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An enlarger is a device used to produce photographic prints from photographic negatives. It makes a projection of a negative's image plane to a larger image plane on the surface of light-sensitive photo paper. The exposure is controlled by a shutter or by a timer for the enlarger's electric light source (or simply by the user with the on/off switch), and through the enlarger lens' aperture setting. Ancient enlarging devices like the Simplex used daylight, others used gas light as light source--nowadays a very high-wattage electric bulb is typical.

At its core, there is little difference in operation between an enlarger and a projector: a light source is held some distance behind a transparency (usually negative film, in this case,) which sits at the focal plane of a lens. Assuming the transparency is perfectly flat on the focal plane (accomplished by moving the lens nearer to or farther from the transparency), a sharp image is thereby projected in a light cone. In a projector, this light cone would strike a screen and be observed directly. In a typical enlarger, this light cone is instead directed down at an easel in which a piece of photo paper has been placed, in order to expose a positive image on it. The loading and developing of the paper must be done under a safelight or in darkness. Typically the process is to activate the enlarger's light with the negative loaded, but no paper present, in order to focus the lens and adjust the height of the enlarger head (size of the image) and the position of the easel, deactivate the enlarger, and then load the paper into the easel and reactivate it for the required time--for many paper processes, this is a long, long exposure compared to film, often measured in increments of ten seconds.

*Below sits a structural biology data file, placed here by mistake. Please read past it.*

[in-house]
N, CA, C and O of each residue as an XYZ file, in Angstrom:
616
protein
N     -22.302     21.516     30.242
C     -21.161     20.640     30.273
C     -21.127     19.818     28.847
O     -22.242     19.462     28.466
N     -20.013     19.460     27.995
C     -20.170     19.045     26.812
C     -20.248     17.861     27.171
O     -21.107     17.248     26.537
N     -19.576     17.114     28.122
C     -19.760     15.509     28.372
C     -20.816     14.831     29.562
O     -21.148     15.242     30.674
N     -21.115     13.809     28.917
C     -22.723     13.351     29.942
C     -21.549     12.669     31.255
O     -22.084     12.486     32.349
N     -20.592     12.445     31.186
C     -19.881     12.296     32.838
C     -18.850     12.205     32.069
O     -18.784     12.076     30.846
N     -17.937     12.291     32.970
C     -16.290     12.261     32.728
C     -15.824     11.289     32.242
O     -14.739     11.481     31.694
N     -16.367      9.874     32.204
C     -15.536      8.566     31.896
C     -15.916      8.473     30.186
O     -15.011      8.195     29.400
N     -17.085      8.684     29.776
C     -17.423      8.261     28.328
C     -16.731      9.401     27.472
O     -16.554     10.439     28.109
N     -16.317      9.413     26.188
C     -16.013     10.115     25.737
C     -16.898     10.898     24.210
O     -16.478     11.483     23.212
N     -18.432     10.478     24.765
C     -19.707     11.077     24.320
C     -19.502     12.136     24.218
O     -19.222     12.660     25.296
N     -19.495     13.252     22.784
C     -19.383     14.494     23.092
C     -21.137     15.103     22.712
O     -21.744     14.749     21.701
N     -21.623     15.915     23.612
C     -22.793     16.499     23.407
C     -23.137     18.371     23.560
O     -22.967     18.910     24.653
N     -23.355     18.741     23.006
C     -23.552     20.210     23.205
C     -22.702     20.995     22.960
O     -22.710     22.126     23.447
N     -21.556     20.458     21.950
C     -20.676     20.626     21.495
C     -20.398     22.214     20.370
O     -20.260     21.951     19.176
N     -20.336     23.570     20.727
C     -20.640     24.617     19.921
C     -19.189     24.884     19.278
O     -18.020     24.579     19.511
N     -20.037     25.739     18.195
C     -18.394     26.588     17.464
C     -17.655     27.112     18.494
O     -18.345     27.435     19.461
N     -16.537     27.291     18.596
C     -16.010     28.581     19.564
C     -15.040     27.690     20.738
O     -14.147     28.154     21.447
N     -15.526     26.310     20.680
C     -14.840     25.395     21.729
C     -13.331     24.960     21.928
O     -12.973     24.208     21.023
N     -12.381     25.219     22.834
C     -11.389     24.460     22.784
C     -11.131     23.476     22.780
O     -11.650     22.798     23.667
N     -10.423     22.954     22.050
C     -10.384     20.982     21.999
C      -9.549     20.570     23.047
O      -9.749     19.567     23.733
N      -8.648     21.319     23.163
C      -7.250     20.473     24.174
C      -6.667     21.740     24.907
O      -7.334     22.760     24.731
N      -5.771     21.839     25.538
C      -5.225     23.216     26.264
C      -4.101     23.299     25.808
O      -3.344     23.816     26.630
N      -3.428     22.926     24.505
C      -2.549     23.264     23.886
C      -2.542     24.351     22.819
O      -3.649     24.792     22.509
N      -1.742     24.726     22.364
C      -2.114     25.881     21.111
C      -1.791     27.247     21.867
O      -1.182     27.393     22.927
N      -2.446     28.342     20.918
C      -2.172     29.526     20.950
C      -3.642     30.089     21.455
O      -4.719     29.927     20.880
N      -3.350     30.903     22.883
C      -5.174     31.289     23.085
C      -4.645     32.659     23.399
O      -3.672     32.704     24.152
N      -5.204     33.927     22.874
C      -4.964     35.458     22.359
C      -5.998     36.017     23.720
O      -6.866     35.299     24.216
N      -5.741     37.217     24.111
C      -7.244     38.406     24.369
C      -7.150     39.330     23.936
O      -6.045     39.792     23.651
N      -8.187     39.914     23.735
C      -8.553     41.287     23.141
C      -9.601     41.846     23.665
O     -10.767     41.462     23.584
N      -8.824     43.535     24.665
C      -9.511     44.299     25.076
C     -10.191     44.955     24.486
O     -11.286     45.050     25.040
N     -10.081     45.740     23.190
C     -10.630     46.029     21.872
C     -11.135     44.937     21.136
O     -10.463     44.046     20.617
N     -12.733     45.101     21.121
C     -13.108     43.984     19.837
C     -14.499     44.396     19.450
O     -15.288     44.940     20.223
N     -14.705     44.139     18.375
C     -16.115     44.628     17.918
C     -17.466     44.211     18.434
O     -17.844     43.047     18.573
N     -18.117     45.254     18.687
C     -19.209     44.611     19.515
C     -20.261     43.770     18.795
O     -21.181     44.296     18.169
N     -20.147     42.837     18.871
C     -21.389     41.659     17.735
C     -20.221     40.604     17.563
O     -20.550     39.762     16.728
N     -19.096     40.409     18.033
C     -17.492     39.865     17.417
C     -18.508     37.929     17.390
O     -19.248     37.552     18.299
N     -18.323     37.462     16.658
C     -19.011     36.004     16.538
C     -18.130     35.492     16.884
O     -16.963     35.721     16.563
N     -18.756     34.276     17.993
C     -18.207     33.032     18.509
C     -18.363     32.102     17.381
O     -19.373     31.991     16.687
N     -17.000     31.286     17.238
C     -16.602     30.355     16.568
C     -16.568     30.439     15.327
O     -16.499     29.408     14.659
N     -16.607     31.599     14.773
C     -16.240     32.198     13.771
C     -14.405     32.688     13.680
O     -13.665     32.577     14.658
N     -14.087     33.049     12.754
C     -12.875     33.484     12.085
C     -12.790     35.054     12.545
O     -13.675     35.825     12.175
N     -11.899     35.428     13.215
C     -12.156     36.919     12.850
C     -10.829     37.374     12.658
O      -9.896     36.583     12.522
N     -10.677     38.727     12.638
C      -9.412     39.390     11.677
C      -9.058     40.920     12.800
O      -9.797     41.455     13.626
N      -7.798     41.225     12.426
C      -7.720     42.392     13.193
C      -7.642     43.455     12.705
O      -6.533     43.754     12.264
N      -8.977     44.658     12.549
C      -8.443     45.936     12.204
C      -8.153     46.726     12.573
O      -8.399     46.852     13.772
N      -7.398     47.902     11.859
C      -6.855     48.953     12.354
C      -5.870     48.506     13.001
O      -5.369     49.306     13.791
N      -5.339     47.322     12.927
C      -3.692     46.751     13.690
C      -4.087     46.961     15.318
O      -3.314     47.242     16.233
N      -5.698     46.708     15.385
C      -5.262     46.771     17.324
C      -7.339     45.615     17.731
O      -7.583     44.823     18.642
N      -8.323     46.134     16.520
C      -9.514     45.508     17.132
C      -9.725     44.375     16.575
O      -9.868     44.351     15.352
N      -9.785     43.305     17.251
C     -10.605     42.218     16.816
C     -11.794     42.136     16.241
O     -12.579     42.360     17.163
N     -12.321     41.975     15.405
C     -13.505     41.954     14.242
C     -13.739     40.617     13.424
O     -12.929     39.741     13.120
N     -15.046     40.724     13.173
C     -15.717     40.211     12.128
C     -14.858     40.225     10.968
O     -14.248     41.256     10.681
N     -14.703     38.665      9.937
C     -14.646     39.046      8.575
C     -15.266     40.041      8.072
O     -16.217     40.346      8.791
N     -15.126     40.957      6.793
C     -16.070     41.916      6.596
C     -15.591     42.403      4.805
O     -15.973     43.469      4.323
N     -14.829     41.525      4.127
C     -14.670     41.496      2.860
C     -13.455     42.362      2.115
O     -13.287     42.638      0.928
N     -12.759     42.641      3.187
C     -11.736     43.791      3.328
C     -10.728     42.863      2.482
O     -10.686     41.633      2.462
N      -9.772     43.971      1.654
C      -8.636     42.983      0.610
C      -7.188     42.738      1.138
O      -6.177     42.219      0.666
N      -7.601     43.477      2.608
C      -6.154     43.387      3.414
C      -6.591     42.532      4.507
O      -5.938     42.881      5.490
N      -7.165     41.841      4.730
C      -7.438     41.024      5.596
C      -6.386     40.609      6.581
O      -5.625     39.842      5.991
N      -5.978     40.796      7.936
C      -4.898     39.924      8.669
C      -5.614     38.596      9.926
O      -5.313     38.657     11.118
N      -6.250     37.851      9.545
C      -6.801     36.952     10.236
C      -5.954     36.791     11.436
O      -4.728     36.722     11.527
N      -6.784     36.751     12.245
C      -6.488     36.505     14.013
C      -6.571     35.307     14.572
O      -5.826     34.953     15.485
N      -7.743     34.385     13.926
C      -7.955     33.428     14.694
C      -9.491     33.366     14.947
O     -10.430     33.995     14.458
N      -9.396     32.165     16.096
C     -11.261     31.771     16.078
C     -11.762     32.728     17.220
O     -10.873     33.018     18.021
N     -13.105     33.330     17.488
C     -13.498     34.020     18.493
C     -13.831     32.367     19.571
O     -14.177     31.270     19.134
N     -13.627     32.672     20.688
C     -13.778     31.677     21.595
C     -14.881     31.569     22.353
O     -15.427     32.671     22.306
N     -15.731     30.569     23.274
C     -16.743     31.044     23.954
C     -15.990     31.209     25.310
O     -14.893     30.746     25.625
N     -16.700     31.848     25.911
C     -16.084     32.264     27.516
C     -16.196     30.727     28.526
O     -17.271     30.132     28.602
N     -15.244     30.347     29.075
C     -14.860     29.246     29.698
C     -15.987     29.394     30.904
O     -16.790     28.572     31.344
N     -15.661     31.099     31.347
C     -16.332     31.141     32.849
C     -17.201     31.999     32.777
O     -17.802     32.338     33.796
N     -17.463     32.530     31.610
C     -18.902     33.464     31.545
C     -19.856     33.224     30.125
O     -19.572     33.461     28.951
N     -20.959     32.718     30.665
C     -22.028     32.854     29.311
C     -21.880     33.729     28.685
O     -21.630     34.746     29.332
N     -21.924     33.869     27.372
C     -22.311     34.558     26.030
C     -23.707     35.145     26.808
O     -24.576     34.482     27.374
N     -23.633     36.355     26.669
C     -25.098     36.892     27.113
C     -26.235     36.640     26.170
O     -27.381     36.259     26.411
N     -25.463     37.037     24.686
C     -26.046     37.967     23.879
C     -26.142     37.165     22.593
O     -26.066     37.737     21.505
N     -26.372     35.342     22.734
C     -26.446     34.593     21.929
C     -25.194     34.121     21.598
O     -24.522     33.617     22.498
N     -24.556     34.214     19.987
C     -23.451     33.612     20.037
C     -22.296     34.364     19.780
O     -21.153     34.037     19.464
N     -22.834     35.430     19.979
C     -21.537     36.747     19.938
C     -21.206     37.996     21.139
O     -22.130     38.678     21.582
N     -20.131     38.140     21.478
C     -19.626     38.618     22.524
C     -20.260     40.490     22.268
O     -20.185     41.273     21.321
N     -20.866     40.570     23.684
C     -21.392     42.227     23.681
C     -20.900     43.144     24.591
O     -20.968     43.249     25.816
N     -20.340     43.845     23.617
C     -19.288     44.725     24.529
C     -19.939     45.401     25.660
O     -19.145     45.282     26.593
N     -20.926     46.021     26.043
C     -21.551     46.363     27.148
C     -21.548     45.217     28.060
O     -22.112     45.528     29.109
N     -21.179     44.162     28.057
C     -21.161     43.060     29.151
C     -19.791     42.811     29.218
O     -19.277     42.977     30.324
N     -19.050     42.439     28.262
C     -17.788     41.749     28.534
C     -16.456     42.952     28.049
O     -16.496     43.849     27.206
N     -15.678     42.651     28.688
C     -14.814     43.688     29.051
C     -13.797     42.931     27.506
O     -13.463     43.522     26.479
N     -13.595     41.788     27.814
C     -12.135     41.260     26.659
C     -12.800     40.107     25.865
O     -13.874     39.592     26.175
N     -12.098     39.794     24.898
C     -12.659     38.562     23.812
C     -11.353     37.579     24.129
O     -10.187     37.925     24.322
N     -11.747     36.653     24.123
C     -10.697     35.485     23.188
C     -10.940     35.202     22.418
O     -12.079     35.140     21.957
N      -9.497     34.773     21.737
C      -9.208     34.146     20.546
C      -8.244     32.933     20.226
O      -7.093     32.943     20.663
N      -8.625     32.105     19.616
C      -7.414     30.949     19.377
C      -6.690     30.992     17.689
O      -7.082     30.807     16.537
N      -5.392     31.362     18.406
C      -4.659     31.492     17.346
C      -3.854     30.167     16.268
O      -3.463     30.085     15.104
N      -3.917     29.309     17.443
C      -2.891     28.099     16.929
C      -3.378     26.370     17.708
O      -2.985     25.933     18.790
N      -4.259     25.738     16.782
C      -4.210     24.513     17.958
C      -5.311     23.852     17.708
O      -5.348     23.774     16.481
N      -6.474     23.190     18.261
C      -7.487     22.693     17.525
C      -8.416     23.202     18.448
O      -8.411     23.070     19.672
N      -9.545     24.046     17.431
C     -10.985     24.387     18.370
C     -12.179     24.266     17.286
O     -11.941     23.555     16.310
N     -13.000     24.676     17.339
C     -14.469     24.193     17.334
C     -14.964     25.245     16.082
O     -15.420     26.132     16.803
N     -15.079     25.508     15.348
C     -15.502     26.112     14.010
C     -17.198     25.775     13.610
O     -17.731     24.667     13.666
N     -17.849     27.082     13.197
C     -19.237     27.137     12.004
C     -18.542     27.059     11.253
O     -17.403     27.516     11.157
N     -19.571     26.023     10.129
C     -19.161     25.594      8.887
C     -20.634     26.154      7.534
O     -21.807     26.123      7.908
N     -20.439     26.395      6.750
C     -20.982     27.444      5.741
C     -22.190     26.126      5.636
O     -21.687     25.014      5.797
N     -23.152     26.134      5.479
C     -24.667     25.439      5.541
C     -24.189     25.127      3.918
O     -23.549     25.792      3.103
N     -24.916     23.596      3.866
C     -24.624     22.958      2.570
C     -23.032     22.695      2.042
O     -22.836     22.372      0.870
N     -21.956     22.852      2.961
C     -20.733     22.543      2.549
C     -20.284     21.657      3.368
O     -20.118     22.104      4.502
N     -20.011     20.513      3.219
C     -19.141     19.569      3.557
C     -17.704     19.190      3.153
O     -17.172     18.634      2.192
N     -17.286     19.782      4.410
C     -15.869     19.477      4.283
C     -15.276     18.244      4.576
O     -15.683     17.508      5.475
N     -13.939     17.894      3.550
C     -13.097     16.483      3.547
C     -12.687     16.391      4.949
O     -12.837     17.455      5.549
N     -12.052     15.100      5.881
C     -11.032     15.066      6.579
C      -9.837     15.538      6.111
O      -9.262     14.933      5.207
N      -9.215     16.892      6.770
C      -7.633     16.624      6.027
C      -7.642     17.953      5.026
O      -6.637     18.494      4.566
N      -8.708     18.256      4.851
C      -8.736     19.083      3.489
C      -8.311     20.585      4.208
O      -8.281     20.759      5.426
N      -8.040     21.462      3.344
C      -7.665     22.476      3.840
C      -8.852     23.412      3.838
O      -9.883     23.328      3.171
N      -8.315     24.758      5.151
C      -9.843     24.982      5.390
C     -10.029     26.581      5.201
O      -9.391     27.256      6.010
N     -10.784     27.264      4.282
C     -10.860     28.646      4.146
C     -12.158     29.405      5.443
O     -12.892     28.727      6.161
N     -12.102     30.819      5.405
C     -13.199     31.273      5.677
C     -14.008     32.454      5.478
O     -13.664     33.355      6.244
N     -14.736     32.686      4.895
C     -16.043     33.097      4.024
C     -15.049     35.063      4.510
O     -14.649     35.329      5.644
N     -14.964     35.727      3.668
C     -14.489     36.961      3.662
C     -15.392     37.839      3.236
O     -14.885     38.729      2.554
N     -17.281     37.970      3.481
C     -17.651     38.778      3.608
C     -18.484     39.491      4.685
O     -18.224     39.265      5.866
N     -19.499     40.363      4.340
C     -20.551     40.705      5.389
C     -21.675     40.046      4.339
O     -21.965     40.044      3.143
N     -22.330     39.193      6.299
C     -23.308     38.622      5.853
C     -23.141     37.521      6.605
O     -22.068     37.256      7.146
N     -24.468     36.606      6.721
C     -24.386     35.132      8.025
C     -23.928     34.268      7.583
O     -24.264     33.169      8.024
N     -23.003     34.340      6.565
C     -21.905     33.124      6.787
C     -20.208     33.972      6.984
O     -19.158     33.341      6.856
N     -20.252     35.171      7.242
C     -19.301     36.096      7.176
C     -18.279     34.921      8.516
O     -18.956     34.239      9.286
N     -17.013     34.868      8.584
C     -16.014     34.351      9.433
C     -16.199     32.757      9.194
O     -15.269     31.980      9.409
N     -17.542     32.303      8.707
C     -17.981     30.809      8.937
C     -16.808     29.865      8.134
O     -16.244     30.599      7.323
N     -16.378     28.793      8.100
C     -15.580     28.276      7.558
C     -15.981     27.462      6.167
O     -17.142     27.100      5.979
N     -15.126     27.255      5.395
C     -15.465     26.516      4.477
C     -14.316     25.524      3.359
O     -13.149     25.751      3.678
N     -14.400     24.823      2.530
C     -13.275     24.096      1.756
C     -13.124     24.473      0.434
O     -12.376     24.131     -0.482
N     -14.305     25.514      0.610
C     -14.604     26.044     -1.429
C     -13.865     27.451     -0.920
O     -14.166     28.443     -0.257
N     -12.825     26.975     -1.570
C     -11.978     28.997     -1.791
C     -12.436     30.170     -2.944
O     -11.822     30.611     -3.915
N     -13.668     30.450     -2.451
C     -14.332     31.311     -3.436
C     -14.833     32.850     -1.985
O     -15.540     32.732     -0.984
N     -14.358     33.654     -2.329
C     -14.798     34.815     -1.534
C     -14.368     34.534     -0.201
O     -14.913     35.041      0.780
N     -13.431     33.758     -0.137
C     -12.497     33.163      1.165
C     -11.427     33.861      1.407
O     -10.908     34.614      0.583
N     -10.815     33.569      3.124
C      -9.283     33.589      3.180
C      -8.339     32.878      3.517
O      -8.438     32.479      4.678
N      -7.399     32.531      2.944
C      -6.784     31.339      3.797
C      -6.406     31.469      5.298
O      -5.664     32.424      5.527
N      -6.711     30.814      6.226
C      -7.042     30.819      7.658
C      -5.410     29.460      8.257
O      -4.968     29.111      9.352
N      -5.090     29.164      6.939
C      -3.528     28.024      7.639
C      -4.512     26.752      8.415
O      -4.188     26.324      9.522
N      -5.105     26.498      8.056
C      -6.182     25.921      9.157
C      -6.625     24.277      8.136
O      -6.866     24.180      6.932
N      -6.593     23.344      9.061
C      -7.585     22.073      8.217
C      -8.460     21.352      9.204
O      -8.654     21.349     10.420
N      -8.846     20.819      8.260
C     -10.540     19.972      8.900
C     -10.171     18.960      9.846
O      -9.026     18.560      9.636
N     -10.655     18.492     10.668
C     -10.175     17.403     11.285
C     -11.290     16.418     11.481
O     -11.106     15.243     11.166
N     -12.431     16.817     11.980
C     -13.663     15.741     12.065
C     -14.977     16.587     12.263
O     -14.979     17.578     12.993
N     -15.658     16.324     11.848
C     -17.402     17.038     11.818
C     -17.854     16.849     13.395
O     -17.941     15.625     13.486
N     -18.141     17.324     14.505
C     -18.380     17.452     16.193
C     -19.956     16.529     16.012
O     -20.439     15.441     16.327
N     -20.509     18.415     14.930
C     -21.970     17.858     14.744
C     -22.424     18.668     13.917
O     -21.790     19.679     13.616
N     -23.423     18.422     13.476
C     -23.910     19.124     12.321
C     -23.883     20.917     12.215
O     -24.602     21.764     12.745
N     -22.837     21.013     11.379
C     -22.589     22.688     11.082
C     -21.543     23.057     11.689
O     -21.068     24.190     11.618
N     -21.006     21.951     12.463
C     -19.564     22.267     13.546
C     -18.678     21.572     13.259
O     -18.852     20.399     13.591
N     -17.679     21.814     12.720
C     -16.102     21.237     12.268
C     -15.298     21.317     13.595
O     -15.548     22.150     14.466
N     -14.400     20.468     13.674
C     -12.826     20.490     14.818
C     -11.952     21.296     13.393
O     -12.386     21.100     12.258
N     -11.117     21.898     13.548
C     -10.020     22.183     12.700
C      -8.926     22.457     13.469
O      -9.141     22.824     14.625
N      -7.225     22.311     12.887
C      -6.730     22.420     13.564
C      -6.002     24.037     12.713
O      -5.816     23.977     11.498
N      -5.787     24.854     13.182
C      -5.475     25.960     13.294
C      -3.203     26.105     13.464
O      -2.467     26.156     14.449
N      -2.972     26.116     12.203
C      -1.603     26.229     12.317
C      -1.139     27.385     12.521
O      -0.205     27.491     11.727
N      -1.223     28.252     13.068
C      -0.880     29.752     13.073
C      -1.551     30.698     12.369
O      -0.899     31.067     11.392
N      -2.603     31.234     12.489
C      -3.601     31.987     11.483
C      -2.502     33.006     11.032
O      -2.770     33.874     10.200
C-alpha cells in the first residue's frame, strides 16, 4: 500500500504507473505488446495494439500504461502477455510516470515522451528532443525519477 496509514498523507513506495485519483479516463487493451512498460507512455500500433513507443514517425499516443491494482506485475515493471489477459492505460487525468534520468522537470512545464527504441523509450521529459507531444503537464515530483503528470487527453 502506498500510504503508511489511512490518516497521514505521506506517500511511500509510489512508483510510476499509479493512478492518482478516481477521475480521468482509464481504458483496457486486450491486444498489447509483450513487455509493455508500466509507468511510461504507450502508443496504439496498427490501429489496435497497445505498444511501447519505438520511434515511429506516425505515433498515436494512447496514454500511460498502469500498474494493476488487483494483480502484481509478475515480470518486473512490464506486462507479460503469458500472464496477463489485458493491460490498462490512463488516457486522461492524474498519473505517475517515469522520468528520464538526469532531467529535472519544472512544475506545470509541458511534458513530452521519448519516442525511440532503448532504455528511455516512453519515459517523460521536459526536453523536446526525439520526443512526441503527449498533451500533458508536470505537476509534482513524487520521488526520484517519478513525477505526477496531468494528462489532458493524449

Major manufactures that have produced enlargers include.

Enlarger lenses

Enlarger lenses should have almost no curvature of field. Since film-based analog photo hobby declined in digital photography age many used enlarger lenses are available, and usable as experimental camera lens when a way is found to adapt them to a Micro Four Thirds camera or a similar system camera. Many recent enlarger lenses have a 39 mm mounting thread.

Enlarger lens makers have included:

Enlarger timers

Enlarger timers are electromechanical or electronic devices that maintain printing exposures accurately timed. Enlargers plug into the timer which turns the light on and off for a determined time.

Timers have been made or sold by: